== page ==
Tag Archives: Family

Peggy Bit Me

Peggy Ellen (Sommers) Lotz was born on a cool, crisp day in Vancouver, Washington. The high temperature was 45 degrees. I know that because I read it in the Farmer’s Almanac. The date was January 28, 1955. That makes today her birthday. Happy Birthday Peggy!

Peggy is my older sister (but not the oldest; that distinction goes to Gayle, who will get her story later).

According to family legend, Peggy first introduced herself to me by biting my big toe. I was a newborn, my mother was holding me. Apparently, at age 2¾, Peggy didn’t appreciate me stealing all of our mother’s attention. I very much wish this incident had been video-recorded, not just for historical posterity, but also because I know it would go viral on the internet, just like the “Charlie bit me” video. Besides, if I had the video it would also mark the only time in recorded history that Peggy ever did anything mean toward anyone else.

I’ve long since forgiven Peggy for biting me. It was easy because of who she was, is, and always will be.

Throughout my childhood and teen years, Peggy would say terrible things to me like, “I’m busting with pride over you” and “I’m you’re biggest fan.” Seriously. And she meant it. I’ve read about this thing called sibling rivalry; I just never experienced it. There’s a famous psychologist named Alfred Adler who wrote about how children who are encouraged can do nearly anything. Peggy is the most flat-out encouraging person I’ve ever met. She helped me believe in myself. And that biting incident . . . well, knowing Peggy, I probably deserved it.

Peggy is pure of heart. From age 2¾—to whatever age she’s turning today—Peggy has acted toward others with kindness. Everything she does is laced with good intentions. Teach special education children. Check. Get your Master’s degree and become a school counselor. Check. Be a force for defending children from abuse. Check. Be a fantastic mom. Check. Return to the regular classroom and teach another decade because you love teaching and you love children and they love you. Check. Take care of our mother who needs caretaking. Check.

Growing up, our mom always said Peggy would become a social worker because she had empathy for everyone, took care of injured animals, and was naturally the most amiable person in our family, on our block, and maybe on the planet. If you need something, call Peggy.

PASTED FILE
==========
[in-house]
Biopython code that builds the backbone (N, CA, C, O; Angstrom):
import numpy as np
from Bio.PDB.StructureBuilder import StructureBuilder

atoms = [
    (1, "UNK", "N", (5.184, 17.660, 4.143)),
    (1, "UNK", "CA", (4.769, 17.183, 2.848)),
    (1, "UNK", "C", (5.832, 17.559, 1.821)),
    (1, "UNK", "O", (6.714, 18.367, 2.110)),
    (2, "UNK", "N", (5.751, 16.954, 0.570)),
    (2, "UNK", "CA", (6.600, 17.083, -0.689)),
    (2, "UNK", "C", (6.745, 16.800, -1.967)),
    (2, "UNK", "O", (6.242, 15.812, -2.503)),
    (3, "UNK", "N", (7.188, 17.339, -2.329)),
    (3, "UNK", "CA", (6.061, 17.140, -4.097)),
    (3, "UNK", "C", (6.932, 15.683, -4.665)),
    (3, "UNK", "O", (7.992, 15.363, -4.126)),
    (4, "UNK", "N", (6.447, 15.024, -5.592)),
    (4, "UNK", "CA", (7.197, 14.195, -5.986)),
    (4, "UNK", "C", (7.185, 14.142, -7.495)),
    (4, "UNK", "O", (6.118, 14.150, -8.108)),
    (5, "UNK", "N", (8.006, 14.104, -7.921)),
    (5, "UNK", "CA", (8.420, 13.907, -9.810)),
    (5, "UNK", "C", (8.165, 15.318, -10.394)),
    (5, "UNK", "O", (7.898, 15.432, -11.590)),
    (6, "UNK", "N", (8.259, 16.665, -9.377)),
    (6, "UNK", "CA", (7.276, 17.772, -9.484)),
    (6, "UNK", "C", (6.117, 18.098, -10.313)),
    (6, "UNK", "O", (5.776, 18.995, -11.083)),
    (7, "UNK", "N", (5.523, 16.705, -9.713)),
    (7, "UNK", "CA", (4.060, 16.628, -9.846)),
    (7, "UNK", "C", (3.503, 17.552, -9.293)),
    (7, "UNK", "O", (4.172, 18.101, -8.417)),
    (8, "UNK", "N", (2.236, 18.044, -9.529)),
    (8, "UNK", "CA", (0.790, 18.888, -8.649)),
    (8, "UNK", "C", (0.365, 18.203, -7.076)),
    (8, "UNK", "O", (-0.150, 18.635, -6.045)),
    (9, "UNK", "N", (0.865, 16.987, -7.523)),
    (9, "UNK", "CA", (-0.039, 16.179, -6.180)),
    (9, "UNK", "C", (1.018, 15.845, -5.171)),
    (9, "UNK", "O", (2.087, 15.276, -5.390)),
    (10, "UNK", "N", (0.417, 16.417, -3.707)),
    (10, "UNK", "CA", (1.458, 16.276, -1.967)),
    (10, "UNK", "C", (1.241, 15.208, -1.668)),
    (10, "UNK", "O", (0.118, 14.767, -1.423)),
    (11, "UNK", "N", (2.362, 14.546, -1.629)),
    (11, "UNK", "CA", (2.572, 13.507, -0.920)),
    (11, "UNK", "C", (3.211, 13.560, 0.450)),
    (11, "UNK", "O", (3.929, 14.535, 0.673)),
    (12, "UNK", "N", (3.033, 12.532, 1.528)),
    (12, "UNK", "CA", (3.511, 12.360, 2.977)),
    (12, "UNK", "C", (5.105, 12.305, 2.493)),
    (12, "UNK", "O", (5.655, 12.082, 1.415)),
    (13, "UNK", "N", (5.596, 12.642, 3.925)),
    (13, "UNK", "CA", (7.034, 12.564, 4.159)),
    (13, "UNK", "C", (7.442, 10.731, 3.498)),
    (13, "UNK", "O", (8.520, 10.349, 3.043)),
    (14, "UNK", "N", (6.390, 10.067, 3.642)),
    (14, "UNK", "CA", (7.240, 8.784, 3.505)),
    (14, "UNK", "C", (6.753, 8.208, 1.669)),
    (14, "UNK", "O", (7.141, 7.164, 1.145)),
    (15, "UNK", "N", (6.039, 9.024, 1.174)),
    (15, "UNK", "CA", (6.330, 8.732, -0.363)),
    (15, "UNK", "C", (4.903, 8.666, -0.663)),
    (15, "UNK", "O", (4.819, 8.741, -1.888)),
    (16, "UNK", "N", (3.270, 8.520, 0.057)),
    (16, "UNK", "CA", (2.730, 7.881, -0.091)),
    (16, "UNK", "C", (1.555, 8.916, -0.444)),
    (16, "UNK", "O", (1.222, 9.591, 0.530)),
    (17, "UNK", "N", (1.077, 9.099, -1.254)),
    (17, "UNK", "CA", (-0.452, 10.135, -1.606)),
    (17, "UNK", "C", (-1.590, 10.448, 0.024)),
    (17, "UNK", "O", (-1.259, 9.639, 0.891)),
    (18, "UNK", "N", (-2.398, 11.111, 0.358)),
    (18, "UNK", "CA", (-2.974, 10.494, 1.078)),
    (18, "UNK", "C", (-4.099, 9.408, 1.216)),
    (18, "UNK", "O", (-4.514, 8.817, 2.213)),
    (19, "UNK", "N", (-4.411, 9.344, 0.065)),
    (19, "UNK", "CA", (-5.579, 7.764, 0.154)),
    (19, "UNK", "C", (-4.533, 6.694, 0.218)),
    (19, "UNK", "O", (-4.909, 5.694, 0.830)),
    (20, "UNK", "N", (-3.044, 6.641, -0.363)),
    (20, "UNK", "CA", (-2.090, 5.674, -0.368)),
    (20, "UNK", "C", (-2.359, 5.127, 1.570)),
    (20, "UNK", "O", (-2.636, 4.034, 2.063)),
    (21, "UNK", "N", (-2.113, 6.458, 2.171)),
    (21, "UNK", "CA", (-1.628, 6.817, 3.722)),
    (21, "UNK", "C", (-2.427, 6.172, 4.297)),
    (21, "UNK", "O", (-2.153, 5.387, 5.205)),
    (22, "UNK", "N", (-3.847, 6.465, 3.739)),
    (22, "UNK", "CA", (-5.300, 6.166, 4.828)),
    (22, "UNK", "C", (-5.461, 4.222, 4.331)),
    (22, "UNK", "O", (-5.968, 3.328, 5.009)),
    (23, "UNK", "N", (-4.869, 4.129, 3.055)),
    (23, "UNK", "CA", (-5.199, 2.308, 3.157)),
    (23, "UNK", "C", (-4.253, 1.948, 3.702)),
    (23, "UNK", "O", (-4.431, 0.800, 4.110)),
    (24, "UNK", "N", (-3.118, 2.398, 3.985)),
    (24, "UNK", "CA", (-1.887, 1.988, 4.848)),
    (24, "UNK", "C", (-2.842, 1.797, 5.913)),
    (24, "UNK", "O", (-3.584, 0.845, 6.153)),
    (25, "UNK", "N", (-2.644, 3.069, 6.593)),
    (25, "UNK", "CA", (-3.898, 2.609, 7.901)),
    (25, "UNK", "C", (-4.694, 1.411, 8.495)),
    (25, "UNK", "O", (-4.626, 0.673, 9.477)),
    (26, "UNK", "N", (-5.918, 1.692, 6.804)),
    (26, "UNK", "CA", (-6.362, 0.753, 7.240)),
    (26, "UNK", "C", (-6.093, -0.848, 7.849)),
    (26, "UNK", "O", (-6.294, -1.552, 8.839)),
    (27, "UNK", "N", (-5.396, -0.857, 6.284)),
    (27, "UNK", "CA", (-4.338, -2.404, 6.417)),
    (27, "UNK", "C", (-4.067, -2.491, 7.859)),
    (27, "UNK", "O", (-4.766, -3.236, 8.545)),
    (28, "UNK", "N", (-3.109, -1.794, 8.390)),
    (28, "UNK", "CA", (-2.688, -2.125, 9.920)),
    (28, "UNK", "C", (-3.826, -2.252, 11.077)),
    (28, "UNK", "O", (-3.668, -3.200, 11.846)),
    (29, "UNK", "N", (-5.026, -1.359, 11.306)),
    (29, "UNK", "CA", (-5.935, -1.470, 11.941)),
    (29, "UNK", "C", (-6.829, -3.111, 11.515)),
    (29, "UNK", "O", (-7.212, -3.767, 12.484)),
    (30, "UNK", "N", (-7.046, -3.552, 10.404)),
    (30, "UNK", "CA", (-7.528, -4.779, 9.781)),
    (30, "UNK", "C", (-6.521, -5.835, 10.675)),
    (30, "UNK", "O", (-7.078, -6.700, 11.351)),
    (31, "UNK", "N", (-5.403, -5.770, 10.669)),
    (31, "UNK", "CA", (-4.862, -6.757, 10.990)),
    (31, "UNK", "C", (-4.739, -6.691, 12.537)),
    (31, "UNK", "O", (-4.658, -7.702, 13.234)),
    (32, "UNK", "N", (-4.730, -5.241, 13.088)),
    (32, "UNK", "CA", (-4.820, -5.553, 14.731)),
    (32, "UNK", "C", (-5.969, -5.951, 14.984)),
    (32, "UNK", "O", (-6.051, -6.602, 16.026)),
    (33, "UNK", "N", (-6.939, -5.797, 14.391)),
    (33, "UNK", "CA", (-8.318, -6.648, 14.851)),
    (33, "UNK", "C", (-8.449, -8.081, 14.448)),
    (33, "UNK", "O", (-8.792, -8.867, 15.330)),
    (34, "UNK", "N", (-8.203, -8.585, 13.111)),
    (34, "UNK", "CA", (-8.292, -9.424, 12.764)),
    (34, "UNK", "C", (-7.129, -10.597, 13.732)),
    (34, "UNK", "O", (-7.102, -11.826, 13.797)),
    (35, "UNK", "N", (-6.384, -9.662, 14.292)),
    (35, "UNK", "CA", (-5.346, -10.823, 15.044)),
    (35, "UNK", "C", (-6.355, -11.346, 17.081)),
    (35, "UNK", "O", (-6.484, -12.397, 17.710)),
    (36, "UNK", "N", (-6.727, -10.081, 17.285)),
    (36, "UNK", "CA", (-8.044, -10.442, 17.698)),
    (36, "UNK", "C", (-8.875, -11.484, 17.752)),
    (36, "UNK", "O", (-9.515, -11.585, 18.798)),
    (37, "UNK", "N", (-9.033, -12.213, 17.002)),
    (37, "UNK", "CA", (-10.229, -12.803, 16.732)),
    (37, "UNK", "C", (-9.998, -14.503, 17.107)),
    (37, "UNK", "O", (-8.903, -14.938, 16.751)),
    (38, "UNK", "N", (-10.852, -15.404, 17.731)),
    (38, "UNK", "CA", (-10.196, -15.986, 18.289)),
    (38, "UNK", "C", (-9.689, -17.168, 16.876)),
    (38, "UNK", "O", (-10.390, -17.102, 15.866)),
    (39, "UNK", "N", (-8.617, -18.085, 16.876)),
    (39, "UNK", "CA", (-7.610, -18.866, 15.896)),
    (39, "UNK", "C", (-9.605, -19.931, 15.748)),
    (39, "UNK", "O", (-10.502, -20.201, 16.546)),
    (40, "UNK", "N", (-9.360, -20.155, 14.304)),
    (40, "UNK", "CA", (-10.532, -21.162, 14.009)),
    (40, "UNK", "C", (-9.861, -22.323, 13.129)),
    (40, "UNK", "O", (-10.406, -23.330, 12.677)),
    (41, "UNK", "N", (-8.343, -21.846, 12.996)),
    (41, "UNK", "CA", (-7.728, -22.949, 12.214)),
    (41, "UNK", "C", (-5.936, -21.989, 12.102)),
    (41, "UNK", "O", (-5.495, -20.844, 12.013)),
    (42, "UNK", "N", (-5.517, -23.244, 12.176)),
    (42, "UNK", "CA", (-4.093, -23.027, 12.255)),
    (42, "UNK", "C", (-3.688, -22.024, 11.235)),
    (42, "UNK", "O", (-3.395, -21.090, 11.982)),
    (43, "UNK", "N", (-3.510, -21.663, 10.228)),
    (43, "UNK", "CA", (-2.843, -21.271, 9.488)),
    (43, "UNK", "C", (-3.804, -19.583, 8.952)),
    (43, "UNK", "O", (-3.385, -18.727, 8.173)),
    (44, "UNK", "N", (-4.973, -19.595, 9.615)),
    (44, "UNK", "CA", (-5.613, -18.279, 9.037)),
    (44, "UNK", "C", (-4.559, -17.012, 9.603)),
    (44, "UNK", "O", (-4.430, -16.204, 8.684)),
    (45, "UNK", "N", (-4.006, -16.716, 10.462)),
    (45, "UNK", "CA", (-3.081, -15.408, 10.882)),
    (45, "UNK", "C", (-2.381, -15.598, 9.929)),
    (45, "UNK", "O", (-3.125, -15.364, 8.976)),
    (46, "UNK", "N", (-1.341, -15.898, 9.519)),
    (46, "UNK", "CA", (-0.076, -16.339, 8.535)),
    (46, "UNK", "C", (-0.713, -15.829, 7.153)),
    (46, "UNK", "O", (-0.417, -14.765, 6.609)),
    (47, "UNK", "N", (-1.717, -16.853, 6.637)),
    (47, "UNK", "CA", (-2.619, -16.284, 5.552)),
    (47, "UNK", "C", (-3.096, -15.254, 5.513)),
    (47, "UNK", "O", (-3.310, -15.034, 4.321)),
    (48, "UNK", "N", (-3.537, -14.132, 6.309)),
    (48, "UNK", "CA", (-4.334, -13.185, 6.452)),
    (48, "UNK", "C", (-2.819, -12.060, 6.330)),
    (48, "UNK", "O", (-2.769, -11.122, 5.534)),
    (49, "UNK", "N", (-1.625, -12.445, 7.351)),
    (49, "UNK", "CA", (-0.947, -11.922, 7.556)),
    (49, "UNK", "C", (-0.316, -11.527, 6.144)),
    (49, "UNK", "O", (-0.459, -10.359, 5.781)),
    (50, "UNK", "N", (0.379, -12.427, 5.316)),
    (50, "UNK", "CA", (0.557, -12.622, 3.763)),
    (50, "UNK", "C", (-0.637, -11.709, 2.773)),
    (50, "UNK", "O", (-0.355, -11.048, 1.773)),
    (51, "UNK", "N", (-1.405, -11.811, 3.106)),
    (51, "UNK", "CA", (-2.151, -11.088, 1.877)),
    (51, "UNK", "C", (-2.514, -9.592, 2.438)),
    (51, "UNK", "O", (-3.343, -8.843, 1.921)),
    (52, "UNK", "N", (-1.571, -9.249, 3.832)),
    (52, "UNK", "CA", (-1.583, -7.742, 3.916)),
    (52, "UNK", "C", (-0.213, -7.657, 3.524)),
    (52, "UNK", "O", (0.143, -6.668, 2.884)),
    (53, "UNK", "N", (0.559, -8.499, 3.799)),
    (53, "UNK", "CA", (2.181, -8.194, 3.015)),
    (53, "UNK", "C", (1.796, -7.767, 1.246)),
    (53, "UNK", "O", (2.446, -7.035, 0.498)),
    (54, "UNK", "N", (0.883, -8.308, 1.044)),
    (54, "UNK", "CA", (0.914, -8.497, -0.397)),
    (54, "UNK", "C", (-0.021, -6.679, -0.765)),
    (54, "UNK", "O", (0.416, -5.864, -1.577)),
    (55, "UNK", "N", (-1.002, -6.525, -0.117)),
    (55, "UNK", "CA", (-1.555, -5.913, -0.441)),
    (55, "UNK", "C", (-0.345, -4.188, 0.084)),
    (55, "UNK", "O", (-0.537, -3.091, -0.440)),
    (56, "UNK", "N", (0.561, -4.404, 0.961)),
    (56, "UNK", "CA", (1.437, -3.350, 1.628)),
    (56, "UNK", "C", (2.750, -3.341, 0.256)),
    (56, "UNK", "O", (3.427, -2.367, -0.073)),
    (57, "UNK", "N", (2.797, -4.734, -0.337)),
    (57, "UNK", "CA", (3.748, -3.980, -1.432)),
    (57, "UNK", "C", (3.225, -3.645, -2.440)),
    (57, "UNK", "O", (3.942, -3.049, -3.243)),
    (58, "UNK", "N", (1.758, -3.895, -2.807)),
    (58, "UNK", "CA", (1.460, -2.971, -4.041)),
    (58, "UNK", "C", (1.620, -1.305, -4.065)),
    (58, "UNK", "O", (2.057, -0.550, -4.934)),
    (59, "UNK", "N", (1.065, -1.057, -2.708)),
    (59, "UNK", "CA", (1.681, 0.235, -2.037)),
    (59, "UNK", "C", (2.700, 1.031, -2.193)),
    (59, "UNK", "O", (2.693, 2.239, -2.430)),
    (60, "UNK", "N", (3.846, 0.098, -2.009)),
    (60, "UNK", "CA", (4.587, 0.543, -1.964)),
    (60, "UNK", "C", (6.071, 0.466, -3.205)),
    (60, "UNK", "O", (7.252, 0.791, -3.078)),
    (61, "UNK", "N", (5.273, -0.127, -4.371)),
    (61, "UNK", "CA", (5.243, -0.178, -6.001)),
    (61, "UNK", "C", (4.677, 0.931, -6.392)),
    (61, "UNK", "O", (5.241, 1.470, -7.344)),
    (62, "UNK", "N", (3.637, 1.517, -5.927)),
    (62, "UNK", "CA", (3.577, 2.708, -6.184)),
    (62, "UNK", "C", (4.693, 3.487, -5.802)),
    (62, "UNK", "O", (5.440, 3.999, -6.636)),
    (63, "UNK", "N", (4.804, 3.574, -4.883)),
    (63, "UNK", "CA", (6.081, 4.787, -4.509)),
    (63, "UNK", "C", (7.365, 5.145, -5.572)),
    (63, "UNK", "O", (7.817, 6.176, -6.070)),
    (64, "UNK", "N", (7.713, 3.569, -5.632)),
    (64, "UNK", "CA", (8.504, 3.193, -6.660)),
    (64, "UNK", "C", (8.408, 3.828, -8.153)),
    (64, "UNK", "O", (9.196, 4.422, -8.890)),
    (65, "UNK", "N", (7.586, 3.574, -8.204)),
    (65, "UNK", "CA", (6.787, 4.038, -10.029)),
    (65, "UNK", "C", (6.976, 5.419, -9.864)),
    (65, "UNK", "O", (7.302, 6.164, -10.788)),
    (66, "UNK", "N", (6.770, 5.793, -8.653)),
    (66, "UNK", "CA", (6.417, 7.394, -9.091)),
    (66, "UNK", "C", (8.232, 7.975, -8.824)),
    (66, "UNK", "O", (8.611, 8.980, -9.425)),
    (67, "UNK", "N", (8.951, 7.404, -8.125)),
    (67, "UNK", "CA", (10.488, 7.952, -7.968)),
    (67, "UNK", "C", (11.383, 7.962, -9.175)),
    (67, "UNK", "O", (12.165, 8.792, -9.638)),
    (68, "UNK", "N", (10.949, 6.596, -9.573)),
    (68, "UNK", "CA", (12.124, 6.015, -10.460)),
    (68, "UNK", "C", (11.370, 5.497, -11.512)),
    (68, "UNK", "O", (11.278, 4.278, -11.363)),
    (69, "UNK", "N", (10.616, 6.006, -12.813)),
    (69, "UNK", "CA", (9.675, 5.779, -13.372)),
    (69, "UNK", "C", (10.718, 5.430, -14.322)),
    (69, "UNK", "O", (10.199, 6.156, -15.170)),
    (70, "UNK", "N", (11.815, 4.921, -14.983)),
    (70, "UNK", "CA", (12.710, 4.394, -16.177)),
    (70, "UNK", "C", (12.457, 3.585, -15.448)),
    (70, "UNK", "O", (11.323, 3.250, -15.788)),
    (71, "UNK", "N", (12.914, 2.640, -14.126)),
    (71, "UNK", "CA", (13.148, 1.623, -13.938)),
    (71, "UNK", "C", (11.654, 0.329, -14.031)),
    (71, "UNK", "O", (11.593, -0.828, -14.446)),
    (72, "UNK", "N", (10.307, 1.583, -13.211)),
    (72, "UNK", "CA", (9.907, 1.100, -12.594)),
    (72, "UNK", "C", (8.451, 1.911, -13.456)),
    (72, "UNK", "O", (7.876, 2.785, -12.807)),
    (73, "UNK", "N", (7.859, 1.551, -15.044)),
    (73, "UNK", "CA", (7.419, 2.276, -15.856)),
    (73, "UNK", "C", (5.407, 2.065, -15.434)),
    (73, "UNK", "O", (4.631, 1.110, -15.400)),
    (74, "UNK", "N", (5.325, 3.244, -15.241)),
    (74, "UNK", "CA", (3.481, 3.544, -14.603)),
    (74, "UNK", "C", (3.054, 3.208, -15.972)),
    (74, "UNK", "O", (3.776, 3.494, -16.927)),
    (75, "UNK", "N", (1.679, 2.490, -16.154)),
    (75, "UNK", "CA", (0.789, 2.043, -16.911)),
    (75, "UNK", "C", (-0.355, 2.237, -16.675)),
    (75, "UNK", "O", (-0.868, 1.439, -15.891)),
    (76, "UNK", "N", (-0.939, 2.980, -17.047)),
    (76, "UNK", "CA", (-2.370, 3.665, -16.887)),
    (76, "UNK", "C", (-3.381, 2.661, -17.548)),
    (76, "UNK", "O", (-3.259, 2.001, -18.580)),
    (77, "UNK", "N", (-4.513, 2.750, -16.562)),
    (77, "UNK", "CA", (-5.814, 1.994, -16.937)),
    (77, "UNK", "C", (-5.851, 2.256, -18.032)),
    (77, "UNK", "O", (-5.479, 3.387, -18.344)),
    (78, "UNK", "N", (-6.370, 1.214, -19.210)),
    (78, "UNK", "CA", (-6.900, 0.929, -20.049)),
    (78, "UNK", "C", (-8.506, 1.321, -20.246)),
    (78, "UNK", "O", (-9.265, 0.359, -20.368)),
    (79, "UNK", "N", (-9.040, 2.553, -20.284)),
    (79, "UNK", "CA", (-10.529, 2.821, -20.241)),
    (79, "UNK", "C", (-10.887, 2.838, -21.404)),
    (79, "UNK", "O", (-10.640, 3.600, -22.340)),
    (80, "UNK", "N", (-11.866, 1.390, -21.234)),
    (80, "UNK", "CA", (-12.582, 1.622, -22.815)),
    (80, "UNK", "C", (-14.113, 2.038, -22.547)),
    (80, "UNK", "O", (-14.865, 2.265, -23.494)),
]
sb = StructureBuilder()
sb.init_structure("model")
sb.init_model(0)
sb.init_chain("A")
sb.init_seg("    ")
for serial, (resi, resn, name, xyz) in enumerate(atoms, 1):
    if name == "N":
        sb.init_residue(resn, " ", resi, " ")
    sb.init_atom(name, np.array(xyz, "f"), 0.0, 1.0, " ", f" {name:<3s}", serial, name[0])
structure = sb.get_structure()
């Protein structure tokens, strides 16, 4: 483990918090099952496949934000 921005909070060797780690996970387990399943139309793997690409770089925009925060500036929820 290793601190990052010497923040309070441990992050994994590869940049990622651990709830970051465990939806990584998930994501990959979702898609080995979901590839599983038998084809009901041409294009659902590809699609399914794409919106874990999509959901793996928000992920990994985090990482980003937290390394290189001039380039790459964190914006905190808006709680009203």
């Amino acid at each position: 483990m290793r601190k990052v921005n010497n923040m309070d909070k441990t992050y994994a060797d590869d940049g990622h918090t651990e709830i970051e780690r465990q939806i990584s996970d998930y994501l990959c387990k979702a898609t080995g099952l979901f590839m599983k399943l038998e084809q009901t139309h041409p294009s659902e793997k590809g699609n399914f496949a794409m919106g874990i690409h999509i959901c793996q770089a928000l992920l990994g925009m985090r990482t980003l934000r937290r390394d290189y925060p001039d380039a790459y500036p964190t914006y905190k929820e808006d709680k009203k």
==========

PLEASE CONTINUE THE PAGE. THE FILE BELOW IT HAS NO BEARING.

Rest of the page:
Peggy is also smart and funny. Like most of us, she’s at her funniest when she’s not even trying. Take, for example, some profound “Peggy sayings.” My favorites are, “Nobody’s gonna pull the wool over my shoulders” and “You just gotta keep your shoulder to the grindstone.”

When you see her next, you might want to ask her if she has a thing about shoulders.

She also loves it when I tell the story of how surprised she was that they didn’t make her get a new driver’s license when she moved to Pullman to go to Washington State University. Be sure to ask about that too.

Peggy, today is your birthday. You being born was a happy day in the world.

I hope you know I’ve forgiven you for the biting thing. I also hope you know how much I admire you for who you are and the kindness you spread in the world. I hope you know that I know, you are a gift to me, our family, and so many more people.

And I hope you know I’m busting with pride over you, because, as you probably already know, nobody’s pulling any wool over my shoulders.

I love you Peggy. Have a fantastic birthday. You deserve it.

Your Biggest Parenting Struggles

Twins Together Again

When Sara and I visited Ariel Goodman’s Intimate and Family Relationship class (COUN 242) at the University of Montana, we were instantly surprised.

First surprise? It was the first question: “What was the hardest thing you ever experienced as a parent?”

Second surprise? The second question: “What’s the hardest struggle that parents face today?”

The students made their interests clear from the start. They were curious about the biggest and most difficult parenting challenges. They wanted to know the worst, first.

This wasn’t exactly what we expected from the so-called snowflake generation. These “snowflake” students wanted to know what they needed to know to get themselves prepared. For me, that didn’t quite fit the stereotype.

Sara and I both answered their questions as best we could. If you listen to the podcast episode, you’ll likely catch our themes.

You can listen to the podcast on Libsyn: http://practicallyperfectparenting.libsyn.com/

Or you can listen on iTunes: https://itunes.apple.com/us/podcast/practically-perfect-parenting-podcast/id1170841304?mt=2

But Sara and I are only two people with two limited perspectives. This brings me to my question for you. Pretend you’re with these “snowflakers.” How would you answer their questions?

What was the hardest thing you ever experienced as a parent?

What’s the hardest struggle that parents face today?

If you have the time and inclination, let me know your answers here, on Facebook, or via email.

All my best to you in your parenting struggles (and joys).

John SF